Taste and See: Saved, joined together in Covenant

Model of Temple of Jerusalem: Israel Museum. (c) 2018, Allen Morris.

All the priests stand at their duties every day, offering over and over again the same sacrifices which are quite incapable of taking sins away. He, on the other hand, has offered one single sacrifice for sins, and then taken his place forever, at the right hand of God, where he is now waiting until his enemies are made into a footstool for him.

By virtue of that one single offering, he has achieved the eternal perfection of all whom he is sanctifying. When all sins have been forgiven, there can be no more sin offerings.

Second reading for the 33rd Sunday in Ordinary Time
Hebrews 10:11-14,18

The language of priesthood has been appropriated by Christianity as a metaphor to describe a number of aspects of the salvation won for us by Jesus. For example:

  • It is applied to Jesus himself, who is seen as priest and sacrifice and altar.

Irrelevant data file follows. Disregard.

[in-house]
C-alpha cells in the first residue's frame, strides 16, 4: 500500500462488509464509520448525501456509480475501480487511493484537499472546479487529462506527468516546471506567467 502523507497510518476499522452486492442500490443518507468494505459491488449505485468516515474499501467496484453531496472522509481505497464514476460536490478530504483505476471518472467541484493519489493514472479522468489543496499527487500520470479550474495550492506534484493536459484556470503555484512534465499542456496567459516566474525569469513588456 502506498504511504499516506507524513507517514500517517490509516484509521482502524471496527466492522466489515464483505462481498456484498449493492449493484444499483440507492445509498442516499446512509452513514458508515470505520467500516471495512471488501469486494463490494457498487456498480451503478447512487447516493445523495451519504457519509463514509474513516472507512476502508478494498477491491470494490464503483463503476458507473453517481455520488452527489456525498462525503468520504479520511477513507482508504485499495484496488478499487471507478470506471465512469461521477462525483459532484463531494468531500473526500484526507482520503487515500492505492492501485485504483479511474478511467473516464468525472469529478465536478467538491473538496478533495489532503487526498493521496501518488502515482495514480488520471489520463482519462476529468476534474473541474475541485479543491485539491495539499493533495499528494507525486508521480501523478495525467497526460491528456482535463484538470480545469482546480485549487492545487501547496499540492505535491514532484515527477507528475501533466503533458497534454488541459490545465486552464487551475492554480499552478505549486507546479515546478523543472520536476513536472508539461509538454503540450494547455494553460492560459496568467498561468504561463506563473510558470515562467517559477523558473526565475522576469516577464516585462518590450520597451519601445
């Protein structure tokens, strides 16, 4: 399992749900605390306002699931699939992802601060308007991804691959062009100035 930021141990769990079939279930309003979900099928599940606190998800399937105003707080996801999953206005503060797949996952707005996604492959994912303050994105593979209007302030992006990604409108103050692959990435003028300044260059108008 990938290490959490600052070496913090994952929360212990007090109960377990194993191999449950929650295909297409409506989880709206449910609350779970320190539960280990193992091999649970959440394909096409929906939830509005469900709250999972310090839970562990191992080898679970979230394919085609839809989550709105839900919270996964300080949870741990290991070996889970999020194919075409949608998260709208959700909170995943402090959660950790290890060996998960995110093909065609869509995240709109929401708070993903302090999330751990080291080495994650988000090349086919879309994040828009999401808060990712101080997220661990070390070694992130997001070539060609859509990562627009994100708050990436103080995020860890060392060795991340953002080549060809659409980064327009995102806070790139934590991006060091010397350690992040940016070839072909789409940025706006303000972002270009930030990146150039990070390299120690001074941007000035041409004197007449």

• It is applied to the presbyters of the Church, the elders, who re-present the once-and-for sacrifice of Jesus in the celebration of the Mass.
  • It is used to describe the holiness of the whole membership of the Church who by virtue of their baptism share in the ministry of Christ. He is prophet, priest and king: they (we) are a ‘royal priesthood’ called to bear witness to the living God and his will for us.

The Sacrifice of Jesus is unique. The salvation it wins makes redundant all other sacrifice. What other sacrifices seek to win or earn or make available to us is already freely available in Christ. So after the passion, death and resurrection of Christ the sacrificial cult of the Temple in Jerusalem became unnecessary – not bad, not anti-Christian, not even necessarily unhelpful, but simply unnecessary. The disciples continued to attend Temple, and took part in its liturgy, even as they took part in the developing Christian cult, in cluding – we presume – the weekly celebration of Eucharist.

The Letter to the Hebrews is presumed to have been written after the destruction of Jerusalem’s Temple in 70 CE, but in a world still very familiar with sacrifice in pagan cult. He speaks to encourage those familiar with sacrificial liturgical cults – perhaps especially Israel’s priestly caste driven into exile after 70 CE. He helps them to consider that the loss of the Temple does not mean that the opportunity of sharing in the Covenant of God is lost to them: that covenant is renewed and extended to all peoples in Jesus Christ. 

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